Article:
It’s always nice to have your illusions shattered. Given that koalas aren’t exactly renowned for their non-stop athleticism at the best of times, you’d hardly expect the unfortunate ones beset by blindness, permanent disabilities and venereal diseases to be little hubs of pure energy.
Well, try telling that to Paddy, who has discharged himself from hospital, and is haring up and down a tree in a bid for freedom.
Koala hospital for chlamydia sufferers
Paddy has chlamydia, an unfortunately common complaint for these sleepy little furballs, and he has been placed in isolation to stop him infecting others. However, the security at the Port Macquarie Koala Hospital, on the North Coast of New South Wales, Australia isn’t watertight, and he’s managed to make his break.
Volunteers give chase
The escapee has caused quite a commotion too, as a troupe of volunteers attempts to stop him running amok. Sending someone up the tree after him would be an obviously fruitless pursuit, so more cunning tactics have to be brought into play.
Apparently, koalas can’t stand things being wafted around their head, so Chris, the hospital’s habitat officer has attached a plastic bag to an extremely long pole.
As he waves it above Paddy’s head, the miscreant scarpers down the tree trunk with surprising speed, and this process continues until he’s near the bottom.
Waiting there to pounce are two volunteers with a sack, hoping to bundle him into it and take him back to the ward.
Benny Hill Show
Paddy is having none of it though, and as soon as he spots a brief respite from the plastic bag of unimaginable terror, he races back up the trunk to the highest branch he can find. The whole process, now beginning to look like something straight out of The Benny Hill Show, is repeated again – and again – until finally the prisoner is dragged kicking and screaming away, clawing his Hessian cage.
Australia’s koala capital
Port Macquarie is arguably Australia’s koala capital. It is surrounded by prime habitat, a gum tree heaven if you will, and the dozy marsupials still thrive here, even though the town is growing at a rapid rate.
The human expansion has been costly for the koala population. As more housing springs up, more trees are cut down, and many of the patients at the hospital are there for man-made reasons.
Mauling and drowning
According to Anne, the volunteer who guides us round, car accidents, maulings from pet dogs and drowning in swimming pools are just three problems the urban koala faces. They may have sharp claws, but they’re hardly likely to win a fight with a narky bull terrier or Holden Monaro. The swimming pools are a more eyebrow-raising problem as, although hardly the Ian Thorpes of the animal world, they can actually swim reasonably well.
Getting out of the swimming pool
The issue, says Anne, is that once in the pool, they can’t get out. The walls of the pool are too steep, and they can’t get a grip on the tiles at the top, so they just tread water and flounder about until they run out of energy and slowly drown.
It’s a pretty horrible way to go, and the hospital is encouraging local residents to put a small rope dangling in their pools so that the wayward adventurers can pull themselves up. Whether it will take on remains to be seen, but the staff at the hospital are determined to prove that not all human interaction with koalas has to be bad.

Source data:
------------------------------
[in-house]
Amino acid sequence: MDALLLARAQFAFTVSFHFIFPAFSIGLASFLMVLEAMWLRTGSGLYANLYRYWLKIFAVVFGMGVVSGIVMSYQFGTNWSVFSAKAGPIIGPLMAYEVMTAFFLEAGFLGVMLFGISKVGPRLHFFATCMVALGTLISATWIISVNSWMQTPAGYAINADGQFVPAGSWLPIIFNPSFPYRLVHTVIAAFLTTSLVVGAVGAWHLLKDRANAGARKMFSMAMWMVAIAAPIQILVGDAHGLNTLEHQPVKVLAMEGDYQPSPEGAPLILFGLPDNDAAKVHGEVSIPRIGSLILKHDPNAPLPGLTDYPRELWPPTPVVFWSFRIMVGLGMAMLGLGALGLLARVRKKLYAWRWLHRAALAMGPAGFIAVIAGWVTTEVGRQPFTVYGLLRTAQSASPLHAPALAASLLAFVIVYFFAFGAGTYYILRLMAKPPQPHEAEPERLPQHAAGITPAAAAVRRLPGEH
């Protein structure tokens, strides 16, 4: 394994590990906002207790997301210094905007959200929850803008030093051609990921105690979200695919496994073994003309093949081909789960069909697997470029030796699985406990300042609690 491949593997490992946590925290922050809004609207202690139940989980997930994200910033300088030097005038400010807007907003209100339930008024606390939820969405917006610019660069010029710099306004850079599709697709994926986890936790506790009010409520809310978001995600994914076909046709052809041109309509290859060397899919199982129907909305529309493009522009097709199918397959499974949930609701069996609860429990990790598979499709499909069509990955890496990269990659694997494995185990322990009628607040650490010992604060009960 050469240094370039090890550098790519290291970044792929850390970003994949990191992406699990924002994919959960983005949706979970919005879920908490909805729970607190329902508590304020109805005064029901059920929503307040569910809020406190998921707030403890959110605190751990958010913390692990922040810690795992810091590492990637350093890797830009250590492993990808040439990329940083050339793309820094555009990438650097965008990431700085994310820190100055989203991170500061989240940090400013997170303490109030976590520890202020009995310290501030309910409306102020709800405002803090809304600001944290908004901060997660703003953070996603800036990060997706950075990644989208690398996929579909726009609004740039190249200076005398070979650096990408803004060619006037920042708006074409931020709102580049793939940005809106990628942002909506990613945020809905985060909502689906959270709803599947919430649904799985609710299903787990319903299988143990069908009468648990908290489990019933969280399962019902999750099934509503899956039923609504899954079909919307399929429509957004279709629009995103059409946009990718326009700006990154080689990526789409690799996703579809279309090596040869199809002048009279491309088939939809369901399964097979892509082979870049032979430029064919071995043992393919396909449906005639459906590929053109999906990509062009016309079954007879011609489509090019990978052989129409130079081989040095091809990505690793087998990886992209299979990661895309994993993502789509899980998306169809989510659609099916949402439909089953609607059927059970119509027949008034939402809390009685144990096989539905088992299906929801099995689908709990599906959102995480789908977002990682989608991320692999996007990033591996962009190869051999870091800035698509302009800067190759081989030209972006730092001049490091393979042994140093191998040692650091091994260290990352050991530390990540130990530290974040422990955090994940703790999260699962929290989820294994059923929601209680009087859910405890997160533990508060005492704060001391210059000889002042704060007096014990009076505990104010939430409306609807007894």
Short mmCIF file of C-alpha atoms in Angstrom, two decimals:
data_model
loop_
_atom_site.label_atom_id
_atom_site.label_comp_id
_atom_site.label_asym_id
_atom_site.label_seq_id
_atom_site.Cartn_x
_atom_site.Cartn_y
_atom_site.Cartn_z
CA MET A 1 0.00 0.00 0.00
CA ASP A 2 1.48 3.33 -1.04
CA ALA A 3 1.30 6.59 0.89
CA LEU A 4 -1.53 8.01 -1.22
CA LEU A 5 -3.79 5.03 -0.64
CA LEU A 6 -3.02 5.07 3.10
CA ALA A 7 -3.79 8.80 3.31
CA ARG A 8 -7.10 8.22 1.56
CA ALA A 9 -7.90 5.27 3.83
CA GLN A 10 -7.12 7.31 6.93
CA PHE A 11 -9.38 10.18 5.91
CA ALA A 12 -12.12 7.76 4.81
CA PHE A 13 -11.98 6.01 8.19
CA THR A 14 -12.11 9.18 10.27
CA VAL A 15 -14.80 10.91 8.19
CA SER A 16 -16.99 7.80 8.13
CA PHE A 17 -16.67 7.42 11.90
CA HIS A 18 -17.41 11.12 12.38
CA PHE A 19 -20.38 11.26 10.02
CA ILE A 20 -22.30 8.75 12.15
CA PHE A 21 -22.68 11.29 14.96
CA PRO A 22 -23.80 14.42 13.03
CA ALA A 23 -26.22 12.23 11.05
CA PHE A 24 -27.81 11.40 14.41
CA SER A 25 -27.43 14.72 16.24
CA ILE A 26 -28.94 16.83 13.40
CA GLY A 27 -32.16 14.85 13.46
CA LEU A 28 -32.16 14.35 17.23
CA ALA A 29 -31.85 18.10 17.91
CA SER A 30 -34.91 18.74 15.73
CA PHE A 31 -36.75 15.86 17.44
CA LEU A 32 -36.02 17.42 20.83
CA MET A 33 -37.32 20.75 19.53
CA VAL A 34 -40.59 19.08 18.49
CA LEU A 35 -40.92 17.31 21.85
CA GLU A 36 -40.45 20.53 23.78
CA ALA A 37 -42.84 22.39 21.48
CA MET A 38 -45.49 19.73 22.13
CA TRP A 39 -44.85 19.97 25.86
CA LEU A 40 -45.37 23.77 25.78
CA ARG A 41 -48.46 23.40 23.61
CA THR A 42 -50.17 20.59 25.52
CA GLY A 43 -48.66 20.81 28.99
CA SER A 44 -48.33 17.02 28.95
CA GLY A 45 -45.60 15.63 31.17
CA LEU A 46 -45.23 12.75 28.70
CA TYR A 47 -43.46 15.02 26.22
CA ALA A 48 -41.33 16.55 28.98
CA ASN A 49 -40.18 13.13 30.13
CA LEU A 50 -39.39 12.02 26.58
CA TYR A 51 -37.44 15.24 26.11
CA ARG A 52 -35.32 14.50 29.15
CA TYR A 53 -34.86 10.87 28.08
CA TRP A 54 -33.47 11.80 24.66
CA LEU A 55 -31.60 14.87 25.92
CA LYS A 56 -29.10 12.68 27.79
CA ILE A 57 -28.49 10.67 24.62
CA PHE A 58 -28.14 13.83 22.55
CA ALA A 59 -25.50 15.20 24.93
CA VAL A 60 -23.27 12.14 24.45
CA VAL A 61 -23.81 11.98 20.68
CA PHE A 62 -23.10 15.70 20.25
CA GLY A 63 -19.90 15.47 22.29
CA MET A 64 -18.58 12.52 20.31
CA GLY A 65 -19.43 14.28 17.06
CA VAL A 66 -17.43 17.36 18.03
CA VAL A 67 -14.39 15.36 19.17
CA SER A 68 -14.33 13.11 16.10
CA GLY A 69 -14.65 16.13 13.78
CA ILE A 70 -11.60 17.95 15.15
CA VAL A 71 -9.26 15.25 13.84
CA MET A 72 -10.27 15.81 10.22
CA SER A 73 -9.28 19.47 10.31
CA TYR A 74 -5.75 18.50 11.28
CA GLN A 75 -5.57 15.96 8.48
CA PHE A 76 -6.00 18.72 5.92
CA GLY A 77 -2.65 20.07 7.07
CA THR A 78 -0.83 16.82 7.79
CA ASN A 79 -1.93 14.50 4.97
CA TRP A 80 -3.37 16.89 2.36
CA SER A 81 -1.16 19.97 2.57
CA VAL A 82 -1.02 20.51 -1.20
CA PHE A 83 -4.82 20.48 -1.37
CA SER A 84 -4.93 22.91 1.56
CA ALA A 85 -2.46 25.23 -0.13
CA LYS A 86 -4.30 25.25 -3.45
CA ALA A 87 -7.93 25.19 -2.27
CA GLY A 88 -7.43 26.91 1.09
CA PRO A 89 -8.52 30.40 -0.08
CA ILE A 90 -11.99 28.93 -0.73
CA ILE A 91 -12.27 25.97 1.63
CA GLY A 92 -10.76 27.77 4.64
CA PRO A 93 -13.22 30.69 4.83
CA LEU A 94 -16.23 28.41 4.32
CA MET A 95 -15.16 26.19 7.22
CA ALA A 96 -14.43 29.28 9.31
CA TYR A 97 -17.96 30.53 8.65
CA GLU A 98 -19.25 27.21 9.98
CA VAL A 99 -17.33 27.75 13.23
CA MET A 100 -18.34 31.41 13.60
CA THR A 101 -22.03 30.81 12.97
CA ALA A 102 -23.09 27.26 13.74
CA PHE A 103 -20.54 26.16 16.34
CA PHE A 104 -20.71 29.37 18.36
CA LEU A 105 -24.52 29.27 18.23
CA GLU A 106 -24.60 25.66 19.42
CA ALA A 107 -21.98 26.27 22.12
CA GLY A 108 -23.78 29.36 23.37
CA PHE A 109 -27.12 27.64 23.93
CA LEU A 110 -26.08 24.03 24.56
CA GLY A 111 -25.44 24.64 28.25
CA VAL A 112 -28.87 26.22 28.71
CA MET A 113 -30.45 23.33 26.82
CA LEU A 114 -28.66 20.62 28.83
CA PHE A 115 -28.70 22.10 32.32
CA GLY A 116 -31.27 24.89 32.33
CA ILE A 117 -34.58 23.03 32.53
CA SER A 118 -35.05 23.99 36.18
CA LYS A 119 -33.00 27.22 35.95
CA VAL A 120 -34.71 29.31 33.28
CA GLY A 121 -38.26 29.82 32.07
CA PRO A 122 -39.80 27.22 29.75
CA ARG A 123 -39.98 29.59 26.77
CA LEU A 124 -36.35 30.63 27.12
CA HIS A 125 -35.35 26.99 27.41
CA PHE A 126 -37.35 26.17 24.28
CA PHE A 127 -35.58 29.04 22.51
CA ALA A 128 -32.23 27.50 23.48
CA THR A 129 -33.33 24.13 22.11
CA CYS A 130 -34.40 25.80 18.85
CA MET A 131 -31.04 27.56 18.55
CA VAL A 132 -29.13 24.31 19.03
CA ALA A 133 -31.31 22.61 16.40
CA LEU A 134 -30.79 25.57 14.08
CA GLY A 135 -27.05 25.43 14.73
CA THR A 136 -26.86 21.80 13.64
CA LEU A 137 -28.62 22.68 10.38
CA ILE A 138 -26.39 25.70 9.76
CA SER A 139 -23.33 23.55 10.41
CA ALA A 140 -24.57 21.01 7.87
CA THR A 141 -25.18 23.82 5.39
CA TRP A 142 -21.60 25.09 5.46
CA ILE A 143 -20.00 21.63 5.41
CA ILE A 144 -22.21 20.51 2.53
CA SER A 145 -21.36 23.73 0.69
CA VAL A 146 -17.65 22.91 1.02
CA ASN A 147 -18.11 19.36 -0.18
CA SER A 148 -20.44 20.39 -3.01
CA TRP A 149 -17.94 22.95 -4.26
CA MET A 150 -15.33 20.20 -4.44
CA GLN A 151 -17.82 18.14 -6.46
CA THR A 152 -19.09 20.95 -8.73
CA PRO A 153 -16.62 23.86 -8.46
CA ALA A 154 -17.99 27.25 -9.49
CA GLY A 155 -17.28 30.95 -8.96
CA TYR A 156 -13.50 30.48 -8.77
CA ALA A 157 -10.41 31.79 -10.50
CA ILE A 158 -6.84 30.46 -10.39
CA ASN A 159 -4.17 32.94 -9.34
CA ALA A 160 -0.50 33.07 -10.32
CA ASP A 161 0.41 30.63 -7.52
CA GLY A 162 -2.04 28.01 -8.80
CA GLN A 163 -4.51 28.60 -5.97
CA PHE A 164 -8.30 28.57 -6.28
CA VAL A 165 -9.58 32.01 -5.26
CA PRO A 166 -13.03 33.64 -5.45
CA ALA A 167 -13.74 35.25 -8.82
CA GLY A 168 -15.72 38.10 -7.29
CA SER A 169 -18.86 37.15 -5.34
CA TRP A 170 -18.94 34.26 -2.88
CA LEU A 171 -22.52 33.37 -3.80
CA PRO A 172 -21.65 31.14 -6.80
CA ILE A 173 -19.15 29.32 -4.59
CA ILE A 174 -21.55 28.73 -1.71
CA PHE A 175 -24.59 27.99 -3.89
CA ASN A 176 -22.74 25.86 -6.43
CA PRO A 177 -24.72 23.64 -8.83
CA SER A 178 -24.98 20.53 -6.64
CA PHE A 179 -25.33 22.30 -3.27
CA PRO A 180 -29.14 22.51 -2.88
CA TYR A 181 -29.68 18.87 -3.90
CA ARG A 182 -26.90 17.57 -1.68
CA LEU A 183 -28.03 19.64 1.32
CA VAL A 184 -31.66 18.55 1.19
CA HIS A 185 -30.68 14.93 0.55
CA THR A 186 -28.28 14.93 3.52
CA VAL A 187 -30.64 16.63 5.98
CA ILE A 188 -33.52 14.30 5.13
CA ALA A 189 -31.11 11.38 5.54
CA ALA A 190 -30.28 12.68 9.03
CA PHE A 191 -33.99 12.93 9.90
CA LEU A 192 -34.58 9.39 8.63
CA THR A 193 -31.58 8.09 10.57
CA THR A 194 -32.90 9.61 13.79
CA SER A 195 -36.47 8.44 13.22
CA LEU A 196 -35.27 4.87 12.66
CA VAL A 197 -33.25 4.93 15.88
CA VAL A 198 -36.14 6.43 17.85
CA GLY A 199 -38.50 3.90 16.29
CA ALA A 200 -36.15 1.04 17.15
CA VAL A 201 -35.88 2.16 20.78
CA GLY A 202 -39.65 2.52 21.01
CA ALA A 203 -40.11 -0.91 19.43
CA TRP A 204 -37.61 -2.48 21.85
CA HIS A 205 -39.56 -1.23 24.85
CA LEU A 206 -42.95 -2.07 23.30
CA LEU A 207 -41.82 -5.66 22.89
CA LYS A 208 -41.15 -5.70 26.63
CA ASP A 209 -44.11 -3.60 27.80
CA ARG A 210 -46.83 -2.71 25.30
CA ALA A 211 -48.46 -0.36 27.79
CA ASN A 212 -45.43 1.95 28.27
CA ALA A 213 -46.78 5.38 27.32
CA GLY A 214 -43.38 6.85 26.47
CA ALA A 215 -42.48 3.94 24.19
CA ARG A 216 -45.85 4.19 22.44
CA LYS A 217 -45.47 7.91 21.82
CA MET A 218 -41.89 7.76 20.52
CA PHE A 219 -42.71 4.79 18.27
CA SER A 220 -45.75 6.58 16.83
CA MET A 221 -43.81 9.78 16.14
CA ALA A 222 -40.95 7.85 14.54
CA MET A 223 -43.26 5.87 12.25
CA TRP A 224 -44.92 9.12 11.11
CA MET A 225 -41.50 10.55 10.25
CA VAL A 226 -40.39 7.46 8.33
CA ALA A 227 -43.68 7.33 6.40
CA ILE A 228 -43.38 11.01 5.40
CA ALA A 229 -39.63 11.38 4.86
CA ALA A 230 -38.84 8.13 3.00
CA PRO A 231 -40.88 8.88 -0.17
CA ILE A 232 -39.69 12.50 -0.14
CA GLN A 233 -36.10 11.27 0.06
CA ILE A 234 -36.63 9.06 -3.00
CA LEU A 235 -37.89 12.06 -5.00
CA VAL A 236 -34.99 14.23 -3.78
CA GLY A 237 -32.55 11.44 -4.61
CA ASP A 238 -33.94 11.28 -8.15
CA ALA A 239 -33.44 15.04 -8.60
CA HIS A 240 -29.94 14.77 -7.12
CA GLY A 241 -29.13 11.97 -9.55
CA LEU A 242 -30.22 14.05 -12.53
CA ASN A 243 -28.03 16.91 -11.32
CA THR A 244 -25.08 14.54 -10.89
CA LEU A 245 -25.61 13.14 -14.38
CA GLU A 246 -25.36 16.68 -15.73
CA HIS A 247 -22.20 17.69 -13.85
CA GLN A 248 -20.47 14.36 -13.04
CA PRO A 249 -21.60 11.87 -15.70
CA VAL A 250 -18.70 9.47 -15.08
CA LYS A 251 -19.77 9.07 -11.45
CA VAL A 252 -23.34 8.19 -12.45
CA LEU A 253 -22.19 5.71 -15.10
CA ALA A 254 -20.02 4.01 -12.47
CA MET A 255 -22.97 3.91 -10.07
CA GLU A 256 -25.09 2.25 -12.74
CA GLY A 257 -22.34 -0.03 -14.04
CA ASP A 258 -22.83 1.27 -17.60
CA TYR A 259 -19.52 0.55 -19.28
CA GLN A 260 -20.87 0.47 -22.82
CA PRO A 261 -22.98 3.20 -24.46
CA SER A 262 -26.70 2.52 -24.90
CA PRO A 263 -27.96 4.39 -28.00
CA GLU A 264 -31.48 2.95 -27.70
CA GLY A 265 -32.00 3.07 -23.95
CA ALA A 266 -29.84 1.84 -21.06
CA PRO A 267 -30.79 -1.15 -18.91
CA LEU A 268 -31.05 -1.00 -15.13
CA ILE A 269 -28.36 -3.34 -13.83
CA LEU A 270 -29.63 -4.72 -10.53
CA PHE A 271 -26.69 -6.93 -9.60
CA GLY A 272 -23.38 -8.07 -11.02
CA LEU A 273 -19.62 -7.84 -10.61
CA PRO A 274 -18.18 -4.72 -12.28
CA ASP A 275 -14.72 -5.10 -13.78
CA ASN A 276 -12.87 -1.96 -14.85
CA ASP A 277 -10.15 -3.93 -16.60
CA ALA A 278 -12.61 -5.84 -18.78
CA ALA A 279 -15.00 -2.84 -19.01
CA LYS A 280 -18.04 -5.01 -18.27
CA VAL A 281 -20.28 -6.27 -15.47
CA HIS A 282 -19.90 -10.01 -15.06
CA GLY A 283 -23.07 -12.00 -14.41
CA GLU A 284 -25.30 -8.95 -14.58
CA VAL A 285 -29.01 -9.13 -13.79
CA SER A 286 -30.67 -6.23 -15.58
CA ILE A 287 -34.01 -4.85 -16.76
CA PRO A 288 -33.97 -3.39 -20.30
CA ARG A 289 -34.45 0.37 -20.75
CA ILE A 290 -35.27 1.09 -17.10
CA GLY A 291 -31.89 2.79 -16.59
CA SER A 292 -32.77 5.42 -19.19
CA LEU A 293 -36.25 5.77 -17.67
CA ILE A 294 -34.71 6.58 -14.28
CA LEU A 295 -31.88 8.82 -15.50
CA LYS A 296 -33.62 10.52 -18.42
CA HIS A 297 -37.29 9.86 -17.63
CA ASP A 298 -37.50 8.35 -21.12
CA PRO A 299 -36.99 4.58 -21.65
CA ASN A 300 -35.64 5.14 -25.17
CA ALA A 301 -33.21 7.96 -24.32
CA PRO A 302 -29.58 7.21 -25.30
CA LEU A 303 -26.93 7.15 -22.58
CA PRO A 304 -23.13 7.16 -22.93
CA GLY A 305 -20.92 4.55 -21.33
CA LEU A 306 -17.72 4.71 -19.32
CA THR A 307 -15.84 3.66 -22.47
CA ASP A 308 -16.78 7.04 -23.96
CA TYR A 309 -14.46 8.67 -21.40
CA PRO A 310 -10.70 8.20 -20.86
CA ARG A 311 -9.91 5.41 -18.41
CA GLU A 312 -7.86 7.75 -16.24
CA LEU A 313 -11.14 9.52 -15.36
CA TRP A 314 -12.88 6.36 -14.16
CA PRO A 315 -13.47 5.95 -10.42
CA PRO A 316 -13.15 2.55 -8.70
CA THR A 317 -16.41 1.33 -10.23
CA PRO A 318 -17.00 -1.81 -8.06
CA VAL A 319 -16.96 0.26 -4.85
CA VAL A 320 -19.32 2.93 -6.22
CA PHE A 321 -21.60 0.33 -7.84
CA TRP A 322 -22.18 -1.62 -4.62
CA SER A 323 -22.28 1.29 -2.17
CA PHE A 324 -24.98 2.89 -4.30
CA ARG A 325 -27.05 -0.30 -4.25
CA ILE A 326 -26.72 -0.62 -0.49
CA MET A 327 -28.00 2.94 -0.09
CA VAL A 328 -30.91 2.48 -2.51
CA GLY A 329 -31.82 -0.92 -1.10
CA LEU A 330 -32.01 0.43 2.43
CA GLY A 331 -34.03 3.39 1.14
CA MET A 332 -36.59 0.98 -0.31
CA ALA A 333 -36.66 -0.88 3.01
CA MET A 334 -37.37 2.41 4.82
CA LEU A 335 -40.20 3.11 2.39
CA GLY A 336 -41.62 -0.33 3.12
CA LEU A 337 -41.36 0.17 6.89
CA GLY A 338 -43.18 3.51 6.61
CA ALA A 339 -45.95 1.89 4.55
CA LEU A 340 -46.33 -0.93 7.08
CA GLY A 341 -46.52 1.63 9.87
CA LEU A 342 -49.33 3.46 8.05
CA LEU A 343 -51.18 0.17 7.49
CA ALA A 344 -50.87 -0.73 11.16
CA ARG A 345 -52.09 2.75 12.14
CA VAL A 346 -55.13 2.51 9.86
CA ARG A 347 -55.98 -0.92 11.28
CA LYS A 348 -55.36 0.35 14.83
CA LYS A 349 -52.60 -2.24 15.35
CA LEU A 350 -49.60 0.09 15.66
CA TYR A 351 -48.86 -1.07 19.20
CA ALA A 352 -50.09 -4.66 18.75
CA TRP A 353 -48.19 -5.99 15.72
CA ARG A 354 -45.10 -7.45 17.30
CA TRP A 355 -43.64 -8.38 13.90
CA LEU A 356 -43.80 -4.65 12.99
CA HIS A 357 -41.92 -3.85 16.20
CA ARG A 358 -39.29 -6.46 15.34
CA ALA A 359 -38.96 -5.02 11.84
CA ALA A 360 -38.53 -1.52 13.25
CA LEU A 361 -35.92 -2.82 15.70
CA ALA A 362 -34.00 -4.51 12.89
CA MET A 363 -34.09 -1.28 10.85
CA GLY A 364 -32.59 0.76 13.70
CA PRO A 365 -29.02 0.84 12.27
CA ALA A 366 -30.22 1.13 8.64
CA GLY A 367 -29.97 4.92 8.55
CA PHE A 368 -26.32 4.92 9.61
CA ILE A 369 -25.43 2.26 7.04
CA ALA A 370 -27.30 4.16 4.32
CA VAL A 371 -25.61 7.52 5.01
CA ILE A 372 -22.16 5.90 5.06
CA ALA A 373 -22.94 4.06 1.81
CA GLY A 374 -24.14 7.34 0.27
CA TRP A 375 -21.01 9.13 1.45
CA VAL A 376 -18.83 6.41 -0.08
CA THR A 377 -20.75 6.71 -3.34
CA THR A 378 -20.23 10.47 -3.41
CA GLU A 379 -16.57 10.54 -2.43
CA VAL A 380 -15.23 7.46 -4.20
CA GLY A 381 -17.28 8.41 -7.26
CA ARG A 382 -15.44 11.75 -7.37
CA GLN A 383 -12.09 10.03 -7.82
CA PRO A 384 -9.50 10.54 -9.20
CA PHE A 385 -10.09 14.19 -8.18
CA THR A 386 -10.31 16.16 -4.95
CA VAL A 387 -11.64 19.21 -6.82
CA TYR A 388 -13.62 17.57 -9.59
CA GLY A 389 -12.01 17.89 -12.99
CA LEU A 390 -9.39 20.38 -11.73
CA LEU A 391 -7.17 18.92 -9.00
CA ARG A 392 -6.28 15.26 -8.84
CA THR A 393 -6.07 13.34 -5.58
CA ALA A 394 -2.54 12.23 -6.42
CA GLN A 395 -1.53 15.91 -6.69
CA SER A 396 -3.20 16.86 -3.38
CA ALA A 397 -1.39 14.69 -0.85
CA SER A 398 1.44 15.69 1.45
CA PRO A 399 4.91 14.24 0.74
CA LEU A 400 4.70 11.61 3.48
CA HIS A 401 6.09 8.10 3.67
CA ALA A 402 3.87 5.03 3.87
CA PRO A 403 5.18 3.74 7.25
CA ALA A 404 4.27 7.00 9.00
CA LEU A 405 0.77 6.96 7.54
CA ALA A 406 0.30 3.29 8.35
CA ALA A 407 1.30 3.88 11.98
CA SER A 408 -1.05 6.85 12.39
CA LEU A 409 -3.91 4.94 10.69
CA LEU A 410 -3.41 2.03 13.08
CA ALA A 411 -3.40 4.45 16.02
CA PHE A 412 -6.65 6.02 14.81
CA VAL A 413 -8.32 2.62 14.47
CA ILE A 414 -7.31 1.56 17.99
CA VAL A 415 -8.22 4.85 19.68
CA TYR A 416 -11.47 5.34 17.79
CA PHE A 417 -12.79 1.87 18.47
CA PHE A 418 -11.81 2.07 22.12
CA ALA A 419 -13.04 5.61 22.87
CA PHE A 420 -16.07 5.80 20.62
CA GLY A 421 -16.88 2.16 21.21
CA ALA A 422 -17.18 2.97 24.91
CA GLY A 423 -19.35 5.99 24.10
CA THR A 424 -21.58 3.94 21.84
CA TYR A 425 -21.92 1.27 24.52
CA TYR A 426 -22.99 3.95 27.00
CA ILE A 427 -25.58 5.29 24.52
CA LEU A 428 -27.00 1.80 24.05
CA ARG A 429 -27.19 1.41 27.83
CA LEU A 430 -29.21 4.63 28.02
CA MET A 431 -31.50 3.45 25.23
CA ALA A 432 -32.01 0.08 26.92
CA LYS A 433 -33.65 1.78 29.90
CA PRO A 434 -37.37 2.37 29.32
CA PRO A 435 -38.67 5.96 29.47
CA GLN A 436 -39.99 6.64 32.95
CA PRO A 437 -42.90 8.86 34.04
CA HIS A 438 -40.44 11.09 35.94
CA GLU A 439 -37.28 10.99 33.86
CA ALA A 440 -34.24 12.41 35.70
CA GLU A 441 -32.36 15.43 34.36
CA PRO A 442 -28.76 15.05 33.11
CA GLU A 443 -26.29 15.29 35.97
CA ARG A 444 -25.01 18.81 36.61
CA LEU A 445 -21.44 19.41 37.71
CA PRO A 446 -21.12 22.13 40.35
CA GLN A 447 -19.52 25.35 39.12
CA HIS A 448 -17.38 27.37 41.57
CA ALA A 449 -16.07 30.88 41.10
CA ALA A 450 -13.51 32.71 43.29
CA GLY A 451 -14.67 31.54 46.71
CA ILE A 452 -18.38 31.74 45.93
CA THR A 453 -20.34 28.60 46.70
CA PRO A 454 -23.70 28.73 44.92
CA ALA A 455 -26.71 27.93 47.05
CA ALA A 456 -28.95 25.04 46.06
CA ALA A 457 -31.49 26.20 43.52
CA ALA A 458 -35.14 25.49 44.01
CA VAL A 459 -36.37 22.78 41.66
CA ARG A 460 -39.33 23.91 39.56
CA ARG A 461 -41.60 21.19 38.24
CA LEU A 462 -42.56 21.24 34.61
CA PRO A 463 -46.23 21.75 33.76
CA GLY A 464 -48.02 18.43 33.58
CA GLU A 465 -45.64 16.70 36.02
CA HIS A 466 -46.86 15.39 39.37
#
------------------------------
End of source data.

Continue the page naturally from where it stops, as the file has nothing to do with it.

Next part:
No Government funding
Set up in 1973 and run almost entirely by good-natured people donating their time, the hospital receives no Government funding. The $140,000 a year it takes to keep operations going comes entirely from donations, be it from visitors, generous benefactors or its adopt-a-koala scheme. Over 100 people volunteer their services in various roles, be it in conducting tours, running the shop or going out at dawn every morning to collect fallen branches from the bush to feed the koalas with.
Hand-reared like a newborn child
The most dedicated of all are those who take the youngest and most needy home with them. They are hand-reared as if a newborn child – including feeding sessions in the middle of the night – until they are of sufficient weight and health to be transferred to the hospital. It’s quite clear that these people care an awful lot about their eucalyptus-munching friends, and this shines through as you’re led through the pens in which the recovering koalas are housed.
Getting to Port Macquarie
Nearest International Airport: Port Macquarie has an airport, but international visitors will have to get a connecting flight from either Brisbane or Sydney
Using public transport: Port Macquarie is 510km south of Brisbane, approximately a seven hour drive, and 450km north of Sydney. It is connected to both by train and bus.
More information: The Koala Hospital can be found in the Macquarie Nature Reserve on Lord Street, a 15-20 minute walk from the city centre. It’s open every day, with feeding time tours conducted at 3pm. Entry and the tours are free, although donations are greatly appreciated.
- Moving site
- Hiroshima Peace Park and Atomic Bomb Dome, Japan
- The Gold Souk in Dubai, United Arab Emirates
- San Marino – the oldest country in the world
- World’s biggest cave – Sarawak Chamber, Malaysia
- Port Macquarie Koala Hospital, New South Wales, Au...
- World's oldest restaurant - Casa Botin in Madrid, ...
- Robert The Bruce’s Cave in Kirkpatrick Fleming, Du...
- World’s oldest hotel – Hoshi Ryokan in Awazu, Japa...
- Stromatolites at Hamelin Pools in Shark Bay, Weste...
- Europe’s largest thermal lake – Heviz in Hungary
- Falconry lessons in Gloucestershire, England
- Geysir in Iceland – the world’s original thermal s...
- Sorell Hotel Rutli in Zurich, Switzerland
- World’s Greatest Pub – Delirium Café in Brussels, ...
- Crime Museum in Vienna, Austria
- Ripley’s Believe It Or Not! Museum – Gold Coast, Q...
- ▼ October (17)